Take the 2-minute tour ×
Stack Overflow is a question and answer site for professional and enthusiast programmers. It's 100% free, no registration required.

I've written a jQuery plugin that accepts css colors for some of its parameters.

I want to validate them. If it was just a hex or rgb value I could do that with a regular expression, but how do I validate all 147 valid color names without bloating the plugin?

I was wondering if there is some way of attempting to apply a style (maybe with jquery) and then catching an error from the browser if it is not valid?

Edit: powtac and Pantelis came up with a solution, but they both missed edge cases, so I am including a full solution here:

var validateCssColour = function(colour){
    var rgb = $('<div style="color:#28e32a">');     // Use a non standard dummy colour to ease checking for edge cases
    var valid_rgb = "rgb(40, 227, 42)";
    rgb.css("color", colour);
    if(rgb.css('color') == valid_rgb && colour != ':#28e32a' && colour.replace(/ /g,"") != valid_rgb.replace(/ /g,""))
        return false;
    else
        return true;
};
share|improve this question
    
very interesting question. i like it. –  Patricia Jun 17 '11 at 13:03
    
I thought there were only 17 (counting orange)? –  kennebec Jun 17 '11 at 13:17
    
@kennebec : see w3schools.com/css/css_colornames.asp –  SystemicPlural Jun 17 '11 at 13:42

4 Answers 4

up vote 12 down vote accepted

You could simply set the color to a dummy element and then check if the element's value is something other than white.

colorToTest = 'lime'; // 'lightgray' does not work for IE

$('#dummy').css('backgroundColor', 'white');
$('#dummy').css('backgroundColor', colorToTest);
if ($('#dummy').css('backgroundColor') != 'rgb(255, 255, 255)' || colorToTest == 'white') {
    alert(colorToTest+' is valid');
}
share|improve this answer
    
Thanks. I'm going to make one amendment; use a non standard color for the check that can only be represented with a six digit hex or an rgb. Your code would fail for colorToTest = '#fff' and '#ffffff'. Using a non standard color simplifies it. –  SystemicPlural Jun 17 '11 at 13:39
    
Also need to include to remove whitespace when checking rgb values. –  SystemicPlural Jun 17 '11 at 13:51
1  
A tweak to this is to set both the color and backgroundColor fields to the new colour. If afterwards the two CSS elements are the same, then this is a valid colour. –  robbrit Feb 24 '12 at 20:52

Here, http://jsfiddle.net/vSXNK/

It is hastily written but it works.

share|improve this answer
2  
Fails for black... But you could check: if (color == "black") OK else validation_code –  BrunoLM Jun 17 '11 at 13:11
    
Yes you are 100% correct. It fails because it checks for valid== $('#test').css('color') and black is its default value. It can be fixed with the way you mention. Thanks! –  Pantelis Jun 17 '11 at 13:15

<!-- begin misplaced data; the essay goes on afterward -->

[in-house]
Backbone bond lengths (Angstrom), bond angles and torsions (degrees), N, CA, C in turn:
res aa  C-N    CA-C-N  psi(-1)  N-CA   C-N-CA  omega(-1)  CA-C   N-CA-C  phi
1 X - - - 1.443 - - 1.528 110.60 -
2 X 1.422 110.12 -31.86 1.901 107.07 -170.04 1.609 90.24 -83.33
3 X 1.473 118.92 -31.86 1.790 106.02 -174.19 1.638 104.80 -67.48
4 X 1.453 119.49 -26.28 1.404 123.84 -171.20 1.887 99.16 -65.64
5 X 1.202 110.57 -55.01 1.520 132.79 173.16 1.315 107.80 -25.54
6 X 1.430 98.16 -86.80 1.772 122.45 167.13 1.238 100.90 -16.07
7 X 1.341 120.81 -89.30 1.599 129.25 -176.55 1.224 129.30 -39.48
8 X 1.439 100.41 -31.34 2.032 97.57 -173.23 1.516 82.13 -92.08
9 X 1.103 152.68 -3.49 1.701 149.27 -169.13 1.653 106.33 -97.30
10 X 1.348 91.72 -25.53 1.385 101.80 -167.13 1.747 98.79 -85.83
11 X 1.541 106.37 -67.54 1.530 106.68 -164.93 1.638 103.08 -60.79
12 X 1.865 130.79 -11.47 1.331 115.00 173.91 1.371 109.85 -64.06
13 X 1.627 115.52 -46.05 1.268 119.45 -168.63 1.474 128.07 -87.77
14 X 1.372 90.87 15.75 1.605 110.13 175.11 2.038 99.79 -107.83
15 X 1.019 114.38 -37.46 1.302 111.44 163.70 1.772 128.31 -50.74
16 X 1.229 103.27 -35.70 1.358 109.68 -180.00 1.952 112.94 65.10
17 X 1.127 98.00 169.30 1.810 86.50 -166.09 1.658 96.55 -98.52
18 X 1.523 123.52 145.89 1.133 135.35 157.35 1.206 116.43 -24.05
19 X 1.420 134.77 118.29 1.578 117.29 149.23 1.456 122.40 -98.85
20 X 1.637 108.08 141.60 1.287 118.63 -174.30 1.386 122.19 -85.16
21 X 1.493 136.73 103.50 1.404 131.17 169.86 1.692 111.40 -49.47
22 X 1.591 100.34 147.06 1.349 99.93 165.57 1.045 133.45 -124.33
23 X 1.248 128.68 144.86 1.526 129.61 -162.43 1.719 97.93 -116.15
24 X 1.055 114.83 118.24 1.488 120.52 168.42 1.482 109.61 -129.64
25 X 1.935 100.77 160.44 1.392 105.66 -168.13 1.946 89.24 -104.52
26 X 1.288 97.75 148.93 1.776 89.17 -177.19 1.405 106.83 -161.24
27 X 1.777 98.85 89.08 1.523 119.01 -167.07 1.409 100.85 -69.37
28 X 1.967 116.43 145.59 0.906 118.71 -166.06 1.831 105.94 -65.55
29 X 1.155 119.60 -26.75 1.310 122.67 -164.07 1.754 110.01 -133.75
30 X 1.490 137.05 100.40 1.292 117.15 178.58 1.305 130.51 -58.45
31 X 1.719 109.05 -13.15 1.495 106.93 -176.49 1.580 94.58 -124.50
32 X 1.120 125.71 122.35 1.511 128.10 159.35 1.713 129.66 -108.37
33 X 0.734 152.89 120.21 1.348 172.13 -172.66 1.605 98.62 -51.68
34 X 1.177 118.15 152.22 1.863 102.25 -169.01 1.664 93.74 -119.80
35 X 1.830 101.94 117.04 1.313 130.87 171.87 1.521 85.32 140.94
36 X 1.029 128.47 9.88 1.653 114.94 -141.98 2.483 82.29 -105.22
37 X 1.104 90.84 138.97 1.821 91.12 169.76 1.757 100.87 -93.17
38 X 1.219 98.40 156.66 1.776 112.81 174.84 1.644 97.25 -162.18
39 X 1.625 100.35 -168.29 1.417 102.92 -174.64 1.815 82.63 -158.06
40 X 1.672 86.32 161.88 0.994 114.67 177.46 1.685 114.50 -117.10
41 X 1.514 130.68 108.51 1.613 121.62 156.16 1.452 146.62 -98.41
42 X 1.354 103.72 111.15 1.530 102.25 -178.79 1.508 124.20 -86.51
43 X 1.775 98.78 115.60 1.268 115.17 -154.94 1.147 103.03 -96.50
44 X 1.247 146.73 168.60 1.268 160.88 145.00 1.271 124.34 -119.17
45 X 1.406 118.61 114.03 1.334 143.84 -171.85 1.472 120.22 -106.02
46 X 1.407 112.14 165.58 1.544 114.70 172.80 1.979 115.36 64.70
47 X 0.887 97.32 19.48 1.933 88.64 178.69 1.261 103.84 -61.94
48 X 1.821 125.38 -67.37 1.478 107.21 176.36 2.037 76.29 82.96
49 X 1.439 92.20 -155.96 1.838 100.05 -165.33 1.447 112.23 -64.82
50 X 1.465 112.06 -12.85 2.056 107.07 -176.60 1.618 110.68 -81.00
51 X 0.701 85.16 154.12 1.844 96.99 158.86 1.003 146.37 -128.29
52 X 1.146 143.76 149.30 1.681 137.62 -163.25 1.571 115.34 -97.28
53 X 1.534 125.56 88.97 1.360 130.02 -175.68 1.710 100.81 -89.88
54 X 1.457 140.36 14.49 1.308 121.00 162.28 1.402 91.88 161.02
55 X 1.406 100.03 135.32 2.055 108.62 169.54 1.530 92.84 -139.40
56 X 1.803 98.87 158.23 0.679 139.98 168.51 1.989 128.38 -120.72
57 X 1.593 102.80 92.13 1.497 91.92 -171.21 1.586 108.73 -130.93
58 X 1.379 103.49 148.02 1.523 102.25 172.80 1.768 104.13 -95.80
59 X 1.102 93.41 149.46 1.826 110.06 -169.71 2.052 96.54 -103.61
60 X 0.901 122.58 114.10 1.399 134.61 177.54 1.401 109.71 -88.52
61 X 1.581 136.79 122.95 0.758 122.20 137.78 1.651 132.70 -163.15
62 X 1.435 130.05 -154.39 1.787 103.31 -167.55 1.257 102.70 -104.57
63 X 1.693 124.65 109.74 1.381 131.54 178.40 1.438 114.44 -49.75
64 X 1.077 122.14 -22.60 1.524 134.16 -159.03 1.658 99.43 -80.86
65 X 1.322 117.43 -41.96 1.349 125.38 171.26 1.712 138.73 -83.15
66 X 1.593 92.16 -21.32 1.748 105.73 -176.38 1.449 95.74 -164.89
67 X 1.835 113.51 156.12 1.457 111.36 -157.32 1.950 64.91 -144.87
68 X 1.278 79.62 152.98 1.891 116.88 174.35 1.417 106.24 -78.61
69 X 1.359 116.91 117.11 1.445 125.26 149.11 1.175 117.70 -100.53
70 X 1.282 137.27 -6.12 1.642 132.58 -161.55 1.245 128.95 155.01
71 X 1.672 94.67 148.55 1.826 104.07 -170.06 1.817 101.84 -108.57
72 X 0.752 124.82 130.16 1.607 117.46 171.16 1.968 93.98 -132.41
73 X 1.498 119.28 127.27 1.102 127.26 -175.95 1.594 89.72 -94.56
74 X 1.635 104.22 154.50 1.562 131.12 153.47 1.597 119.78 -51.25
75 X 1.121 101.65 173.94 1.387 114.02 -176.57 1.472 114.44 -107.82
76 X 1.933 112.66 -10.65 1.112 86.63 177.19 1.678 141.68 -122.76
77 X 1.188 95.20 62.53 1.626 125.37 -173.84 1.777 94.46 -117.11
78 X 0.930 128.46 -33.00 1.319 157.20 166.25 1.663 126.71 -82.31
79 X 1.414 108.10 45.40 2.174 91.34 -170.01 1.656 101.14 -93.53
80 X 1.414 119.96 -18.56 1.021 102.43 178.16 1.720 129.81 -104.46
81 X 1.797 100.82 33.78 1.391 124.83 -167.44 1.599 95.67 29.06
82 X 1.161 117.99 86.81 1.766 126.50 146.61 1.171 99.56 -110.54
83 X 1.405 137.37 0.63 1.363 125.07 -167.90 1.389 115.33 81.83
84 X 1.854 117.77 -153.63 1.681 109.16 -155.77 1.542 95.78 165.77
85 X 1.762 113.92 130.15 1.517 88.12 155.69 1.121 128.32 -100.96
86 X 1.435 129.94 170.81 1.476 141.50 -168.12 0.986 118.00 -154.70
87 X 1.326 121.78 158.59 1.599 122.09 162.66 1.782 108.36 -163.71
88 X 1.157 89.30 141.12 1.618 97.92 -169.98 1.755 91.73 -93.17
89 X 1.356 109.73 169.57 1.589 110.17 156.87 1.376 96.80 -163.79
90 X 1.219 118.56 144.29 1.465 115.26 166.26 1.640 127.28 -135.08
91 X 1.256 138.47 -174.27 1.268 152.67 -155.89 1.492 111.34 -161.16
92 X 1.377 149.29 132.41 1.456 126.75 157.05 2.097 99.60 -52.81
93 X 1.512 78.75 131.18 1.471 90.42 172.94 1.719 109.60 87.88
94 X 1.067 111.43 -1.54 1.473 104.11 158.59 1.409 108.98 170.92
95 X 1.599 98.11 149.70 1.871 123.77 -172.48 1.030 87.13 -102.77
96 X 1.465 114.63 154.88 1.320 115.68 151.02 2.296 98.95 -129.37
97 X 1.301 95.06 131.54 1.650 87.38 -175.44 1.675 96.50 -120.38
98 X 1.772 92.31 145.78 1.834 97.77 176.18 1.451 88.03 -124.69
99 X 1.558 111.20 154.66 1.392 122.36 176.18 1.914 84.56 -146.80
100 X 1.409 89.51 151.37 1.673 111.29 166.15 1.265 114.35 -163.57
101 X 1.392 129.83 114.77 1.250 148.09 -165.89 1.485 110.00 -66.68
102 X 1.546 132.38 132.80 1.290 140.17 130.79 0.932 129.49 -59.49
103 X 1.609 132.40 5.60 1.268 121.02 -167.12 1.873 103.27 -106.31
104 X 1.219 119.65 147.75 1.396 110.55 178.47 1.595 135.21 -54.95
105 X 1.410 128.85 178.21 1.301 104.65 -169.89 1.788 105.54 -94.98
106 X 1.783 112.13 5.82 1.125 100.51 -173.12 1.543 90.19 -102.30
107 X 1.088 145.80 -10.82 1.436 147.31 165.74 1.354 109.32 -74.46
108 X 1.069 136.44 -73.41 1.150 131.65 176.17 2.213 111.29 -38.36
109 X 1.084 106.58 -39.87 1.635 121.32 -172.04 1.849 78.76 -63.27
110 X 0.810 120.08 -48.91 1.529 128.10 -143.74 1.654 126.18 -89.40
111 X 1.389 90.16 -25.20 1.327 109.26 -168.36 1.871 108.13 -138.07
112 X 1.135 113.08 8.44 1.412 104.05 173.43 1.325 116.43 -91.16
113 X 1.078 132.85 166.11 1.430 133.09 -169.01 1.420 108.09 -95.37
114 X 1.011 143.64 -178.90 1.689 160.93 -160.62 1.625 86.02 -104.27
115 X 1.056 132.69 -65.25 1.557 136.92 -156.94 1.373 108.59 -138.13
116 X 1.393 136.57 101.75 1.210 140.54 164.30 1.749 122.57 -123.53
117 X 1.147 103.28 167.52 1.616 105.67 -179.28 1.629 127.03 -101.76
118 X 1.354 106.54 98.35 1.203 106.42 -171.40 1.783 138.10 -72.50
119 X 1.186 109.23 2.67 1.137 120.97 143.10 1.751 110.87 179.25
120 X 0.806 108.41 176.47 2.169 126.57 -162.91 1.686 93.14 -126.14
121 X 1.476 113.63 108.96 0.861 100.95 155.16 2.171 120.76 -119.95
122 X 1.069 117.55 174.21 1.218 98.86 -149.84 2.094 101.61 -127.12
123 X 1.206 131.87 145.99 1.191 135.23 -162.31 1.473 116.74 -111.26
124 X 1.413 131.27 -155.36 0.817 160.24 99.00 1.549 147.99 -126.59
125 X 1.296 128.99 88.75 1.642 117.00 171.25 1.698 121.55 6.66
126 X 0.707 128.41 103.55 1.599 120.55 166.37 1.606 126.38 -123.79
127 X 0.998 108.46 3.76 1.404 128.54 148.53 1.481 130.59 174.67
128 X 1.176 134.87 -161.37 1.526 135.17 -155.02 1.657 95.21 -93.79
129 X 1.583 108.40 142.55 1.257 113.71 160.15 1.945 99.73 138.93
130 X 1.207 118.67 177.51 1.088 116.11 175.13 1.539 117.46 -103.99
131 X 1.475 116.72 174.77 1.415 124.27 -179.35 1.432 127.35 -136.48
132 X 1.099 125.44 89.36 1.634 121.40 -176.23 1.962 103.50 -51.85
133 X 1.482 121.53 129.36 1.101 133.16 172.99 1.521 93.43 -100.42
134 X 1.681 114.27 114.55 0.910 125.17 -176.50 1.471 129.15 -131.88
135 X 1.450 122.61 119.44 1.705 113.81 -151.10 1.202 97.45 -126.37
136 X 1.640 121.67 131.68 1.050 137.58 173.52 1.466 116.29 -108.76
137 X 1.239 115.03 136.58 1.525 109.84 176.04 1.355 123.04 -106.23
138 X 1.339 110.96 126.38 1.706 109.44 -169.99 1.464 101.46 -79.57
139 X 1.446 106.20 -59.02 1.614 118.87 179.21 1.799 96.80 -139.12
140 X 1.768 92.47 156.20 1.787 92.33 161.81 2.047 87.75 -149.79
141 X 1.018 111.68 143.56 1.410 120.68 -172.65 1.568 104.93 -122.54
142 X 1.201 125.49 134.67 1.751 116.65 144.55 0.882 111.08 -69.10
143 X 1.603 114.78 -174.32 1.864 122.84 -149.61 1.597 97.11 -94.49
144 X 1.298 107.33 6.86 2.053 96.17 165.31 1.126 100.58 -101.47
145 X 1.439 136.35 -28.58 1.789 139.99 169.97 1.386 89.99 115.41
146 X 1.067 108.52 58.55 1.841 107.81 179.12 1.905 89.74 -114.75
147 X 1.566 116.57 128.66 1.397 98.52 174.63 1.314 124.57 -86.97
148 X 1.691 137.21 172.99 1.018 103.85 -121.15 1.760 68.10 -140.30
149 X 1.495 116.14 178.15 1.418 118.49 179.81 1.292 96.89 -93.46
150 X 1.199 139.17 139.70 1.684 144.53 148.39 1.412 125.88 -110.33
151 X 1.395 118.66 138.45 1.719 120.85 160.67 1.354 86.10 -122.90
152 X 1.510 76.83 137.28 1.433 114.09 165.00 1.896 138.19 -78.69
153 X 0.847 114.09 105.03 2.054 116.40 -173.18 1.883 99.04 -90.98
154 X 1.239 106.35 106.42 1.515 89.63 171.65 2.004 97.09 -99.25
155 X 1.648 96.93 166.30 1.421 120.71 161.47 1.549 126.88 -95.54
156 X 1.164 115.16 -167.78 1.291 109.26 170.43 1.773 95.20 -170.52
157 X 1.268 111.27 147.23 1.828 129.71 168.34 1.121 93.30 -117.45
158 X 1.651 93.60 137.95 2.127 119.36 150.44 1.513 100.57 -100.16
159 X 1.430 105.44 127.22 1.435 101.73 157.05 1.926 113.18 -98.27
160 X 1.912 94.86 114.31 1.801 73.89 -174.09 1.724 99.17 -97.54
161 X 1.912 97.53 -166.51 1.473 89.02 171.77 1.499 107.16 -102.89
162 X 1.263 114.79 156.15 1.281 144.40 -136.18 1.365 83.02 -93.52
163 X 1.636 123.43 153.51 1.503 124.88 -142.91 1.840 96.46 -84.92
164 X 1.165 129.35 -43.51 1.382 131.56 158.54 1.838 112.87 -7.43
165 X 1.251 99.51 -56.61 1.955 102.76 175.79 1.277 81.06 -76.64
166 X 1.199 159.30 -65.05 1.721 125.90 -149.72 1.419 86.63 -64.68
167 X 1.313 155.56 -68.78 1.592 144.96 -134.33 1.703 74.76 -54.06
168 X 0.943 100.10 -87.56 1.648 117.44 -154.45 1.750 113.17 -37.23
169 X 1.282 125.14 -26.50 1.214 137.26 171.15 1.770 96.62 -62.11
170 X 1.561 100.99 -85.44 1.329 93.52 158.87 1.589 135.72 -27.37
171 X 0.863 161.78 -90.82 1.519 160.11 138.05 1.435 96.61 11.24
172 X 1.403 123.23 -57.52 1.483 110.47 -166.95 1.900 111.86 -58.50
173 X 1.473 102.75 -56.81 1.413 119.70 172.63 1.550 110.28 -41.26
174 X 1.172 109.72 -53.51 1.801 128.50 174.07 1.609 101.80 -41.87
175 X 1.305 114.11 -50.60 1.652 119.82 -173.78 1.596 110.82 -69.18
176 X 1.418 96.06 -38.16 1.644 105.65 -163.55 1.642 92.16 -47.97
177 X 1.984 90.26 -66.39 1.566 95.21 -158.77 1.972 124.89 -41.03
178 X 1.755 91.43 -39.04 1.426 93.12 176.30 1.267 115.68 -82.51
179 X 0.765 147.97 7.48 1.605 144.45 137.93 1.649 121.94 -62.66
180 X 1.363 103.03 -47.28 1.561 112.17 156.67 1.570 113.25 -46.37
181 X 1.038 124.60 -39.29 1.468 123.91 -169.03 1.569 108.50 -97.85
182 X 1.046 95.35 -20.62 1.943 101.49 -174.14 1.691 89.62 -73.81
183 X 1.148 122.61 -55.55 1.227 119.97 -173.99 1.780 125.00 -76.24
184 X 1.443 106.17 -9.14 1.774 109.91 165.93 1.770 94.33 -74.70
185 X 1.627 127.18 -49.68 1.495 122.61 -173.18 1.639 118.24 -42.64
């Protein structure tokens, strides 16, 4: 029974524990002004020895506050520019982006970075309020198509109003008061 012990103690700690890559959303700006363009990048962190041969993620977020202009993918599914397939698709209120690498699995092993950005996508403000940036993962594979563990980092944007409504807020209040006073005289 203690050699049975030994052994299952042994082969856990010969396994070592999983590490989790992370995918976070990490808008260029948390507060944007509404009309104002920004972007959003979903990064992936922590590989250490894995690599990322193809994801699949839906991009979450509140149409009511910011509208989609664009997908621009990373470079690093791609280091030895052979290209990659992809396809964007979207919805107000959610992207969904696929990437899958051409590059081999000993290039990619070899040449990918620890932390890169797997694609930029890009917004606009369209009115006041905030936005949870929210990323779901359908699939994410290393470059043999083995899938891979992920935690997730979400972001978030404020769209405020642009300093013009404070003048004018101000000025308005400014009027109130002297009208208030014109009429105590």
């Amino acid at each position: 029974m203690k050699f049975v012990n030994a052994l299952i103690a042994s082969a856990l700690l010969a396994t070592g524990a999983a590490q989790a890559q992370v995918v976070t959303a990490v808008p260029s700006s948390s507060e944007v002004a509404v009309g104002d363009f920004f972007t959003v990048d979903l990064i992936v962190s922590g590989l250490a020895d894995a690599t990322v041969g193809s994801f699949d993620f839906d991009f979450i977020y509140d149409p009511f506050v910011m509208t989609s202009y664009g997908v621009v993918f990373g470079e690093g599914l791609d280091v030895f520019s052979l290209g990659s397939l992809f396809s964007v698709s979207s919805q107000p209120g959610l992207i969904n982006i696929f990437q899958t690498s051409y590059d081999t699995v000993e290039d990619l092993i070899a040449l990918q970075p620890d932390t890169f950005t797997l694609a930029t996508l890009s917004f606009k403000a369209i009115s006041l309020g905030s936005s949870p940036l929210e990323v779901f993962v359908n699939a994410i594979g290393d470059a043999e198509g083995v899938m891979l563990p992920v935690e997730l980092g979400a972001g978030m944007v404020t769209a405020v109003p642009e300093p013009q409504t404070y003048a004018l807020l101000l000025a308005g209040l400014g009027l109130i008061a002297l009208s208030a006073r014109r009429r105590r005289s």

Thanks. Your idea is the same as powtacs. Only he got there 30 or so seconds before you so I awarded him the credit. It's a great solution. –  SystemicPlural Jun 17 '11 at 13:30

All of the solutions posted on this page are incorrect when the string in question is the same colour as the test colour. Granted, you could use a very unlikely choice of colour, but I would prefer to go for 100% success rate.

OP has a single typo in his code (see condition with colon), and does not test for "#28e32a", so that colour will fail, and the regex will collapse whitespace within the colour, so "#28e 32a" would (incorrectly) pass.

In normal JavaScript, this should have 100% success:

function validTextColour(stringToTest) {
    //Alter the following conditions according to your need.
    if (stringToTest === "") { return false; }
    if (stringToTest === "inherit") { return false; }
    if (stringToTest === "transparent") { return false; }

    var image = document.createElement("img");
    image.style.color = "rgb(0, 0, 0)";
    image.style.color = stringToTest;
    if (image.style.color !== "rgb(0, 0, 0)") { return true; }
    image.style.color = "rgb(255, 255, 255)";
    image.style.color = stringToTest;
    return image.style.color !== "rgb(255, 255, 255)";
}

JSFiddle: http://jsfiddle.net/WK_of_Angmar/xgA5C/

share|improve this answer
1  
I like your line of thinking, but this fails for "rgb(0,0,0)" –  Simon Sarris Jun 25 '14 at 15:16
1  
Why do you have the last two lines instead of just return false? –  Simon Sarris Jun 26 '14 at 13:54
    
I am also perplexed –  Evin Ugur Jun 26 '14 at 14:03
    
That's because I missed out a line (see edit). The last two lines are essentially for the case "rgb(0,0,0)" with or without spaces. In other words, we first assume that the colour the user has given is NOT white and so if the colour of the image has changed, it is a valid input. The last two lines assumes that it might be a valid input but it is white so the colour of the image should change from black to something else. –  Wk_of_Angmar Aug 18 '14 at 13:58
    
It should now work for "rgb(0,0,0)" - with and without spaces in between. –  Wk_of_Angmar Aug 18 '14 at 14:01

I think you can use the script from this page that does exactly what you want: you pass a string to it and tries to figure out the color. Ok, it's not exactly what you wanted to do but it should work.

I think that in any case at some point you should do a name lookup (i don't think there is some magic way to determine the hex value from the string "light blue") so just snatch the work some one else has done (the script is by Stoyan Stefanov which is very good at javascript, i've read some good books from him, and if he does a lookup, well, i don't think there is another solution)

share|improve this answer

Your Answer

 
discard

By posting your answer, you agree to the privacy policy and terms of service.

Not the answer you're looking for? Browse other questions tagged or ask your own question.